Simultaneous selection of peach rootstocks by mixed models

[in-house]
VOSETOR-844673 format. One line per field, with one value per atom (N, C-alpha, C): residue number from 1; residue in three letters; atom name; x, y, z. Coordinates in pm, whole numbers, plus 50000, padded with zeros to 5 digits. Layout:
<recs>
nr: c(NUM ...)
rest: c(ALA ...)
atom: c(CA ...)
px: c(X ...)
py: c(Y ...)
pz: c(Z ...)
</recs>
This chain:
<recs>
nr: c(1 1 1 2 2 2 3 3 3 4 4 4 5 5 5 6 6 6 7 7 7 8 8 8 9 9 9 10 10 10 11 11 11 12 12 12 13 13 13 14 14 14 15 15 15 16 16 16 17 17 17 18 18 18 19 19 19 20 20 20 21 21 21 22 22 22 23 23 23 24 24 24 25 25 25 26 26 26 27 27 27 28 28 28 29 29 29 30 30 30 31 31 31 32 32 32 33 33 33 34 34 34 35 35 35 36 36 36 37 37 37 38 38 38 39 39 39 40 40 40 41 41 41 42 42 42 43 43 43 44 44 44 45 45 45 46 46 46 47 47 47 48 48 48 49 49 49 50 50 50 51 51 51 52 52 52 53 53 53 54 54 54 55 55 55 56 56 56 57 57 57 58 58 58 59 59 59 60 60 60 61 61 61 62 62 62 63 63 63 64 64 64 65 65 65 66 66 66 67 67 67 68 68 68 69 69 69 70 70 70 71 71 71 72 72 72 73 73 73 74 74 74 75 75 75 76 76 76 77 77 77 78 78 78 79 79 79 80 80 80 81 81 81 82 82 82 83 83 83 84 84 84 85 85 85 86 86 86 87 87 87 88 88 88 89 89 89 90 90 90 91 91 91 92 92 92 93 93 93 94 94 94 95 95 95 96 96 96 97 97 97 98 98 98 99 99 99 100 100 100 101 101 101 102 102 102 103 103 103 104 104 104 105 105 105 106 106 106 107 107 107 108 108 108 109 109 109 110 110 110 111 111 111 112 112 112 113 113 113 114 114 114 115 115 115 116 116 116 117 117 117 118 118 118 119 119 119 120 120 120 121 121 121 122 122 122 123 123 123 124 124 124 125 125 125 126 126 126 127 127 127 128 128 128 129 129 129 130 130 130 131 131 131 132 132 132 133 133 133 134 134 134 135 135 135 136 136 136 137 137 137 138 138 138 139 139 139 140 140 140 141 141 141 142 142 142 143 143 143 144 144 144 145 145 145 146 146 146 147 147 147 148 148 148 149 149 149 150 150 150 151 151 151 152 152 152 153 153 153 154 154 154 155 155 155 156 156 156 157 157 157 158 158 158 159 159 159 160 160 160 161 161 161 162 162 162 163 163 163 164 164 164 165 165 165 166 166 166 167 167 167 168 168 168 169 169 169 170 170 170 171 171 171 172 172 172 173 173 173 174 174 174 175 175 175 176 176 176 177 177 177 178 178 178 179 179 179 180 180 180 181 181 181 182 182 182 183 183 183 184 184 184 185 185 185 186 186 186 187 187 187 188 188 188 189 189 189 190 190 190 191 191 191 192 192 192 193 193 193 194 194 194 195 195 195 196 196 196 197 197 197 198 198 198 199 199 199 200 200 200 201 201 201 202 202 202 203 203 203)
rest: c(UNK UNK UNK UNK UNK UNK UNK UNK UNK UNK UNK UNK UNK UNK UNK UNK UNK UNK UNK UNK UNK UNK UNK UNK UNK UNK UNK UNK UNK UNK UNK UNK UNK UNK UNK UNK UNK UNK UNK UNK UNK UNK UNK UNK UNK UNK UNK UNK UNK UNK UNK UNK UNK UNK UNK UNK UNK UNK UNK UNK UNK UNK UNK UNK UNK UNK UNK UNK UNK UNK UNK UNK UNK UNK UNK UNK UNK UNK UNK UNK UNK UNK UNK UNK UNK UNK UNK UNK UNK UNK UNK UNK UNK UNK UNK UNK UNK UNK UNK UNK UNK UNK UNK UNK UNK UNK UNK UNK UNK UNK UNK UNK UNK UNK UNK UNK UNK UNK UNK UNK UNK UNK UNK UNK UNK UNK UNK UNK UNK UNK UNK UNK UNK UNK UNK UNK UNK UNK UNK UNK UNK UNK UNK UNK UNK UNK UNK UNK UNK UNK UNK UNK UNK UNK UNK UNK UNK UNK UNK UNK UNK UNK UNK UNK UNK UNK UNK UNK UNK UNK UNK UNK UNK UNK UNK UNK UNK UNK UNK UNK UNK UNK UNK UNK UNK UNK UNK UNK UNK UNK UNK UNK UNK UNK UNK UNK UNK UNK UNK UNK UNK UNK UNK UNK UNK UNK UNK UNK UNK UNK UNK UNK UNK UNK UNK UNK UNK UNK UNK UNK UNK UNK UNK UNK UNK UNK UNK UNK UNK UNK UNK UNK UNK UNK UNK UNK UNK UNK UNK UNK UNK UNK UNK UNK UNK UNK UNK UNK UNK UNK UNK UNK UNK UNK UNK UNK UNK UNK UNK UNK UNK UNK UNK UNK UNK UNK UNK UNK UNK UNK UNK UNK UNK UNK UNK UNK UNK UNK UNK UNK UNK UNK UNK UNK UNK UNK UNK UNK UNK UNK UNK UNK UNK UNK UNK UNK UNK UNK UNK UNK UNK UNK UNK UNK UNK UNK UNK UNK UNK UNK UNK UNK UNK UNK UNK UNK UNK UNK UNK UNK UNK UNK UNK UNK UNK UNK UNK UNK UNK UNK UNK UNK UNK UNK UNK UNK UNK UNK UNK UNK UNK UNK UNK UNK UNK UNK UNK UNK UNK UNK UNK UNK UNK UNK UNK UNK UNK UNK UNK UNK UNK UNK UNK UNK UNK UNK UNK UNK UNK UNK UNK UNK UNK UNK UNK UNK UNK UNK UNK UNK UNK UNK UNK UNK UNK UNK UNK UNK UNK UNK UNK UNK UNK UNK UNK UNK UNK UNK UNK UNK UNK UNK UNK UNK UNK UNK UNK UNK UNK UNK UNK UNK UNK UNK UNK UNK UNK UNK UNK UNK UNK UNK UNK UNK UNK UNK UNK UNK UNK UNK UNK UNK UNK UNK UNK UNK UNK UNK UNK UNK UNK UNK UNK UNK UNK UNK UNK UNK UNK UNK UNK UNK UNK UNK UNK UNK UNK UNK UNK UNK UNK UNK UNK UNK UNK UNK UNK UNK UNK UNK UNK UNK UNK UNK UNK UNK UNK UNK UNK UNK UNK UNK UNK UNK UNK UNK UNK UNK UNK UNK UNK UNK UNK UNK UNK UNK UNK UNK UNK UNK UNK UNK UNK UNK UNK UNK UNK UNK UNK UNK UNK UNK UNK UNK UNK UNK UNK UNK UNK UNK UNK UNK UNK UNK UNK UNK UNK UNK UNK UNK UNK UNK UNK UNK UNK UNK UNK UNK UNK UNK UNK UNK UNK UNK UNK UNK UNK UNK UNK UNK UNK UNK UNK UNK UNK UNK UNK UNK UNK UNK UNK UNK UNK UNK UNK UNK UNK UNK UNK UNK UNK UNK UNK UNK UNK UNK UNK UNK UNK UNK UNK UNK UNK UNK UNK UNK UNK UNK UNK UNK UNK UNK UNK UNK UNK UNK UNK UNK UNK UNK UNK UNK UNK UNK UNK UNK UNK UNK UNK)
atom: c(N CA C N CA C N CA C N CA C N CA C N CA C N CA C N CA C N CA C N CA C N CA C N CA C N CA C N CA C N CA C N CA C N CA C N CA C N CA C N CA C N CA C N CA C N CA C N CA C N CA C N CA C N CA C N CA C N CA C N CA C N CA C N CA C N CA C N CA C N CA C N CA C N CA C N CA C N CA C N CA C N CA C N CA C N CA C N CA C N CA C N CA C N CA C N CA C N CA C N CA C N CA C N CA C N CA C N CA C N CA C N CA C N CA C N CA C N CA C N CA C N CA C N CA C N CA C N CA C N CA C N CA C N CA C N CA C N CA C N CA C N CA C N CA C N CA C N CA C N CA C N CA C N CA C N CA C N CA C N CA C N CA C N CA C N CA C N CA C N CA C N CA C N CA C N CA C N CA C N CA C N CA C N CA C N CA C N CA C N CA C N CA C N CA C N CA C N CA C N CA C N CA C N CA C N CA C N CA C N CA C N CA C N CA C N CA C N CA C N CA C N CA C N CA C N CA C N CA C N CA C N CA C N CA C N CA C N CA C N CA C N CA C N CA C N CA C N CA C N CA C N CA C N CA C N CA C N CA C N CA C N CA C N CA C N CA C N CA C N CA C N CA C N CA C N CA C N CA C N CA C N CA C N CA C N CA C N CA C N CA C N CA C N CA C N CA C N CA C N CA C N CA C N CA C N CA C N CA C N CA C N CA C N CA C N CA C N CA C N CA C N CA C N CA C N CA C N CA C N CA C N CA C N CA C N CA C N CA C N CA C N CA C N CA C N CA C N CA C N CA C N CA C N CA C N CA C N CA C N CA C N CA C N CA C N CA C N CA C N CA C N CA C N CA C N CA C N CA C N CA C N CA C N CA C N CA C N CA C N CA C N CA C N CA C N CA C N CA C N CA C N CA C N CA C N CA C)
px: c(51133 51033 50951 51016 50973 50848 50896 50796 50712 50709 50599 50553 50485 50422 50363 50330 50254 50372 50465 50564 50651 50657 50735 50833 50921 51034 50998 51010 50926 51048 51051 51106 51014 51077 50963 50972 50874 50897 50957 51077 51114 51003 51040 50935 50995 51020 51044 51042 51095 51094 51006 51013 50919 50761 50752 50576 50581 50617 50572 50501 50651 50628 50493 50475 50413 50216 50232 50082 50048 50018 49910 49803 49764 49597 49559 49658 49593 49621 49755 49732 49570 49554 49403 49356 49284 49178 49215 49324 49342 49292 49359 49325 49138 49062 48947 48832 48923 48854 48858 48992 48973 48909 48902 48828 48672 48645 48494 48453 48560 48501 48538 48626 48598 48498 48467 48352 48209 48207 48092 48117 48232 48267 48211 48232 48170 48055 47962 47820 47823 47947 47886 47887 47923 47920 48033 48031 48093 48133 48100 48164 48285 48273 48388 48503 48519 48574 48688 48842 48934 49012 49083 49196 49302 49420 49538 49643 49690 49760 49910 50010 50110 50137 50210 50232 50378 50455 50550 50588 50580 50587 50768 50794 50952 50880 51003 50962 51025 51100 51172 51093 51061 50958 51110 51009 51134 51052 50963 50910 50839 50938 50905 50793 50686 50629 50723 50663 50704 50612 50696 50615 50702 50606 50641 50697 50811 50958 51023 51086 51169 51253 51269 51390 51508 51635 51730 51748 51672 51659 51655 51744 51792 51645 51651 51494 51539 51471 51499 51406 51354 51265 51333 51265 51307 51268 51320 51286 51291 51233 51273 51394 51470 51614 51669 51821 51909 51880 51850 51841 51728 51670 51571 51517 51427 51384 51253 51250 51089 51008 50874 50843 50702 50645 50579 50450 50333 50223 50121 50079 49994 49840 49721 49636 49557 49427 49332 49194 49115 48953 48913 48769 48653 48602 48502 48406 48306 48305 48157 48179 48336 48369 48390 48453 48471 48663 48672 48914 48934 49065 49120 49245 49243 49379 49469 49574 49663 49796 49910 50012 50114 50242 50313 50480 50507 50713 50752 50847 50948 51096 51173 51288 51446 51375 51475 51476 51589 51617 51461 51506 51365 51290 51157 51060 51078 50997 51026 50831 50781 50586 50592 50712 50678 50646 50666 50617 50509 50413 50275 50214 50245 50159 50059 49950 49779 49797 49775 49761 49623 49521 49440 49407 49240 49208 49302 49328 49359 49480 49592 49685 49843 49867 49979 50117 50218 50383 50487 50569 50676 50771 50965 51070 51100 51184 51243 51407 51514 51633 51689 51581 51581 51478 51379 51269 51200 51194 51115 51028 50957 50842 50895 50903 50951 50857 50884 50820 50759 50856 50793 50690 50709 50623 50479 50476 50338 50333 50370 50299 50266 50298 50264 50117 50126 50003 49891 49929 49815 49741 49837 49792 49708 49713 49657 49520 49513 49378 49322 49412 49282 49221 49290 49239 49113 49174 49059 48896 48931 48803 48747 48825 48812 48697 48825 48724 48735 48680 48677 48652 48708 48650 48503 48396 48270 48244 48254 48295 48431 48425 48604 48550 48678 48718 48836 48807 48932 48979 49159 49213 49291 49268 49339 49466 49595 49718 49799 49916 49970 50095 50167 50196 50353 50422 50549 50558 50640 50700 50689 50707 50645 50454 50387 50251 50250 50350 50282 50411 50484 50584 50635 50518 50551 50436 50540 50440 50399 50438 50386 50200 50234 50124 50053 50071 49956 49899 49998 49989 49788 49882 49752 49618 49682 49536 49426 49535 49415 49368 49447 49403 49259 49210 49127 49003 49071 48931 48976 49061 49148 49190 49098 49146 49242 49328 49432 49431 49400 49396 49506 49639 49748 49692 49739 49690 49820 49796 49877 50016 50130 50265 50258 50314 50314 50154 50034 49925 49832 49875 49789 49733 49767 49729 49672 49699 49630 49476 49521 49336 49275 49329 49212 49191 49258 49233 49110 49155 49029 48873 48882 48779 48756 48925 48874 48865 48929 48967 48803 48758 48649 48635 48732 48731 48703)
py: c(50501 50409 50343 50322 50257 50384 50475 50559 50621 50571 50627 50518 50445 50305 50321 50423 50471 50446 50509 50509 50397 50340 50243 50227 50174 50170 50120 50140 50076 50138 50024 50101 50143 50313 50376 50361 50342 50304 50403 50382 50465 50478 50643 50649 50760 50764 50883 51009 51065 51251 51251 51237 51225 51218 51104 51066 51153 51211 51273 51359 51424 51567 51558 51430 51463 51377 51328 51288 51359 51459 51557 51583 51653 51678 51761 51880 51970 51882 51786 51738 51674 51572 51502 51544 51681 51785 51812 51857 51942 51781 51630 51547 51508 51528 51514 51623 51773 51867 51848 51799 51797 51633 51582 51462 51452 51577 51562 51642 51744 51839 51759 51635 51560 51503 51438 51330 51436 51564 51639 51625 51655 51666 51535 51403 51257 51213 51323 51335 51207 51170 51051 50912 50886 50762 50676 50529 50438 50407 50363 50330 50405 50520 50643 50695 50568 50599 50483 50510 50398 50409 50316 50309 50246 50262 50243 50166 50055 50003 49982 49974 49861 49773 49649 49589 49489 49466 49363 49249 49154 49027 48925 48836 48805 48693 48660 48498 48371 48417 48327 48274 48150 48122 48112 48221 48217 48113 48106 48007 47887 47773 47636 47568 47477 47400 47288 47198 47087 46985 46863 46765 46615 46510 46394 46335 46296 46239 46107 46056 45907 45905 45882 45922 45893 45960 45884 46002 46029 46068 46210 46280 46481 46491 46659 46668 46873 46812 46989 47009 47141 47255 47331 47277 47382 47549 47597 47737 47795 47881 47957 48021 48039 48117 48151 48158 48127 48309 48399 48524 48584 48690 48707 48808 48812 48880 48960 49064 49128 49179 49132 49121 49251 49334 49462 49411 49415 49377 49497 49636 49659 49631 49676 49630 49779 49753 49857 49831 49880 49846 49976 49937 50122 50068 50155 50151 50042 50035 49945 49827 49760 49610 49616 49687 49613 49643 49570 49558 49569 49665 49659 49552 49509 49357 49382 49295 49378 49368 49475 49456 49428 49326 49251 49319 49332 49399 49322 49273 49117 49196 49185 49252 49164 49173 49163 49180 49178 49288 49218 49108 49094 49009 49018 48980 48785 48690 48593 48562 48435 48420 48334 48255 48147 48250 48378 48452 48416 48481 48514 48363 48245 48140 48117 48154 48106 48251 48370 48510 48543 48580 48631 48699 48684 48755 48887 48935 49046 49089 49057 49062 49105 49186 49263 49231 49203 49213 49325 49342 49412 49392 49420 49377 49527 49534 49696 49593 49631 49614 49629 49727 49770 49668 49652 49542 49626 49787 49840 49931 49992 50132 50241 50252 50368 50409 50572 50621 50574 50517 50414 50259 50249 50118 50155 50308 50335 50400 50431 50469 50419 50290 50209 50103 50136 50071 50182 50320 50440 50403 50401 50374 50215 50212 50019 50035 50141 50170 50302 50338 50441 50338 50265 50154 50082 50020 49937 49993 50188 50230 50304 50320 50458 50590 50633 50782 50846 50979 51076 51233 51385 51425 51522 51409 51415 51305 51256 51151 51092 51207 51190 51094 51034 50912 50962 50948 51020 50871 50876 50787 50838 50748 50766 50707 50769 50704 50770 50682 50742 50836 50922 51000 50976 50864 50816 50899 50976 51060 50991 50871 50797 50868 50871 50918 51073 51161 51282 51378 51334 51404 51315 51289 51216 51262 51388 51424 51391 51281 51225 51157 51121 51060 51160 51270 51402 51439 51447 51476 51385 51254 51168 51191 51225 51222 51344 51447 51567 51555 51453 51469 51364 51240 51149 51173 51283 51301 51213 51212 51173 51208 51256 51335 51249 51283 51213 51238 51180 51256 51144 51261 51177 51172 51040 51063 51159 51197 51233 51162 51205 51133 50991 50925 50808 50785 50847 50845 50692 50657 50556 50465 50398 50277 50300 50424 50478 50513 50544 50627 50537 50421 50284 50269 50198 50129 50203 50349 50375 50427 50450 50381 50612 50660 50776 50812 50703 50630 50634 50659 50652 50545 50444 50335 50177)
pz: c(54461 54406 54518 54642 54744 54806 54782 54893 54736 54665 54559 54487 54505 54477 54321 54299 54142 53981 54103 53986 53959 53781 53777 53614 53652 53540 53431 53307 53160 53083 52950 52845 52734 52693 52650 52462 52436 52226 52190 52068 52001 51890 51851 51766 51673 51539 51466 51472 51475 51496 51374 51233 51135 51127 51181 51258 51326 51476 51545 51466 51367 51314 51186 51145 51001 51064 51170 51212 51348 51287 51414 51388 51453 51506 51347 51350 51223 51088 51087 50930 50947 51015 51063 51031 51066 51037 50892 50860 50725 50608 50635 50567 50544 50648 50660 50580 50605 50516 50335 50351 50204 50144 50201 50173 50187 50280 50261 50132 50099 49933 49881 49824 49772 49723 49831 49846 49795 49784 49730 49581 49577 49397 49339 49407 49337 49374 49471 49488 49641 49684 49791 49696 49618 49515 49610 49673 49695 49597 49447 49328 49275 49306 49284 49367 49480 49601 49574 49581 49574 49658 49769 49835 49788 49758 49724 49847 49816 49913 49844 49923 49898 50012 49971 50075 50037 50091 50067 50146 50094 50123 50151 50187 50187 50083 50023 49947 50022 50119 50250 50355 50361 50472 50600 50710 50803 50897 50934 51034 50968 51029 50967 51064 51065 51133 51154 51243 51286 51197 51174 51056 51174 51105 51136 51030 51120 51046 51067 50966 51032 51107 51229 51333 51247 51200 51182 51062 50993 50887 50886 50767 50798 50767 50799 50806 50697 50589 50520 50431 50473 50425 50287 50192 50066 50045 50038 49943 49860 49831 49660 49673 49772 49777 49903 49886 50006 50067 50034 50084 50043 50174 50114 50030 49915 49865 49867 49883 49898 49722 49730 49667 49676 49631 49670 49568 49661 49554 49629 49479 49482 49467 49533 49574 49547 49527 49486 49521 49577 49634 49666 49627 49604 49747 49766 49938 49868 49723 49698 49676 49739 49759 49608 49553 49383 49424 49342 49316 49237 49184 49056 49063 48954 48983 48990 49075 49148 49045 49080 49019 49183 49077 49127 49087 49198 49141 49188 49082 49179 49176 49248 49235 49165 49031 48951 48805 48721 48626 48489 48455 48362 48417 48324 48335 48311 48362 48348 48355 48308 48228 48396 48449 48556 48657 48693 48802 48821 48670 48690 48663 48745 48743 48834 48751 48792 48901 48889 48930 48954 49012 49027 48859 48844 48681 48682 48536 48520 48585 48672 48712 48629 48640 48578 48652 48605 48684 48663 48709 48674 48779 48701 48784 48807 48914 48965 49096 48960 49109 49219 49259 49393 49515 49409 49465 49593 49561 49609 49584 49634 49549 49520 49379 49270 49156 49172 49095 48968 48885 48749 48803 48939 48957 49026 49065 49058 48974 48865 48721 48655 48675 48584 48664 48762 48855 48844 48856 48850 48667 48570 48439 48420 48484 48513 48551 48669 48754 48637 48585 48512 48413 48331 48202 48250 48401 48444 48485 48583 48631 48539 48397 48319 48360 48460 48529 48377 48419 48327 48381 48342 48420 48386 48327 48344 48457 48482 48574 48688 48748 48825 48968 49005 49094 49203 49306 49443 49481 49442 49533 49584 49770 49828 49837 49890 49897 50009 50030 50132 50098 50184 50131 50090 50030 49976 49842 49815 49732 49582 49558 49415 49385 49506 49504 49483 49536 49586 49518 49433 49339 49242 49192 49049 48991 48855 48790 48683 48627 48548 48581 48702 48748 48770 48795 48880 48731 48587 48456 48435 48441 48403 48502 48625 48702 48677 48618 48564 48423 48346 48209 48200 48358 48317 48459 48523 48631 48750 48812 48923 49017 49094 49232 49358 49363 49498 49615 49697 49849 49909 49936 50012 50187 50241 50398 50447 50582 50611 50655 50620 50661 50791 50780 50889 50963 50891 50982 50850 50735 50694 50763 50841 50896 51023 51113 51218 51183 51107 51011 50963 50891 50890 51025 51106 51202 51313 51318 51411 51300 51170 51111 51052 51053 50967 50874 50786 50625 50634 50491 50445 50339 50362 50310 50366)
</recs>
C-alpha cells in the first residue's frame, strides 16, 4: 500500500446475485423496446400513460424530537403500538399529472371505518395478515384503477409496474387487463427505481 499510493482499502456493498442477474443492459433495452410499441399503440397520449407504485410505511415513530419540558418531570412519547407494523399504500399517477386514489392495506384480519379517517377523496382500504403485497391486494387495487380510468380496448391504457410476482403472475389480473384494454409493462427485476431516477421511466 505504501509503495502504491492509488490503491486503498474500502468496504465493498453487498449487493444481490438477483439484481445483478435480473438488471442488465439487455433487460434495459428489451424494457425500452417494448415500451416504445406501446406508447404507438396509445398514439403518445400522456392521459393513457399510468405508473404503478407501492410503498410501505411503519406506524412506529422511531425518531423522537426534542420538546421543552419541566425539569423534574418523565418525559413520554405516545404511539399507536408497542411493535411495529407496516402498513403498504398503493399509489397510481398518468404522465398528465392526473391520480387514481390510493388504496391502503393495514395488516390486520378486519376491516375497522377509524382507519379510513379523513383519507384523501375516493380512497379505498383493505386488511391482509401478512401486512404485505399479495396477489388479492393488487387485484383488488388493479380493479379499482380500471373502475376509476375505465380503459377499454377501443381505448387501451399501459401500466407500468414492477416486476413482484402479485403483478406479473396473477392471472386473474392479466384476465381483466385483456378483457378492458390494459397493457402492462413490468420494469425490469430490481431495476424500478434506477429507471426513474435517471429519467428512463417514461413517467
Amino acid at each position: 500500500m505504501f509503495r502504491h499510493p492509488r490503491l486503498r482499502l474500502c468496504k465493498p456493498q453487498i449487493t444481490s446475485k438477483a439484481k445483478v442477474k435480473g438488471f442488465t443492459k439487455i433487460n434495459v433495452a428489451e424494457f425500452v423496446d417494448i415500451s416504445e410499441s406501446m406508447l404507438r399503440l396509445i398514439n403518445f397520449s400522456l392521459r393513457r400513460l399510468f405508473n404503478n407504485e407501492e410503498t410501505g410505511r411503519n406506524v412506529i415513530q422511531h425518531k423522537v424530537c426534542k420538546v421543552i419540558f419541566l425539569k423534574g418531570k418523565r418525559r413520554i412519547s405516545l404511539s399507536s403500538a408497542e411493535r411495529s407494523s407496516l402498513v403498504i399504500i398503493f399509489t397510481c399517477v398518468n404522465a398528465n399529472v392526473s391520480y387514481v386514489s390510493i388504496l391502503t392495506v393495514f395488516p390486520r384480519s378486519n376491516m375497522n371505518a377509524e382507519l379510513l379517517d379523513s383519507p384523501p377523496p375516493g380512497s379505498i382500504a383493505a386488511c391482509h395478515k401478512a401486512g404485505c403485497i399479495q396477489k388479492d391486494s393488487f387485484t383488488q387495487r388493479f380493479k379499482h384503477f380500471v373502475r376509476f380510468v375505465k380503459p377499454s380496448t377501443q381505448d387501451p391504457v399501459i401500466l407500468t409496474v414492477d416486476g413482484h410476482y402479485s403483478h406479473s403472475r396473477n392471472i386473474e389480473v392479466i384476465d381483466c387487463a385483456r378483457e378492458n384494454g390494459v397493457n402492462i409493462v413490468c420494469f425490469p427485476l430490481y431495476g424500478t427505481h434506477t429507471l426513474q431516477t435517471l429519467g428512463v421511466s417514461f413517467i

The term adaptability refers to the ability of a genotype to respond favorably to environmental spur, while stability is the predictability of genotypic behavior. Therefore, the objective was to select Prunus rootstock cultivars with greater adaptability and genotypic stability for subtropical environmental conditions using the HMPRVG method. The experiment was conducted in Chapecó, Santa Catarina State, Brazil. Twenty-one rootstock genotypes were evaluated under the ‘BRS-Libra’ canopy cultivar and one genotype from self-rooted seedlings. The 22 genotypes were evaluated for canopy volume, yield, fruit diameter and fruit set in the growing seasons 2015/16, 2016/17, 2017/18 and 2018/19. Adaptability and stability were measured by means of the harmonic mean relative performance of genotypic values (HMRPGV). In addition, genetic parameters for heritability and ratio test were measured. According to the results, the self-rooted, ‘De Guia’, ‘I-67-52-4’, ‘Mexico Row 1’ and ‘Rosaflor’ genotypes coincided most frequently in the ranking of the three most adaptable and stable genotypes. On the other hand, the ‘P. mandshurica’, ‘Rigitano’ and ‘Santa Rosa’ genotypes corresponded to the lowest adaptability and stability values, thus constituting low quality genetic materials for cultivation. It can be concluded that under the tested conditions the HMPRVG method is efficient for the Prunus rootstock selection cultivars and the ‘BRS-Libra’ grafted on ‘Mexico Row 1’, ‘Rosaflor’ rootstocks and trees from self-rooted seedlings have greater adaptability and phenotypic stability under the subtropical cultivation conditions.
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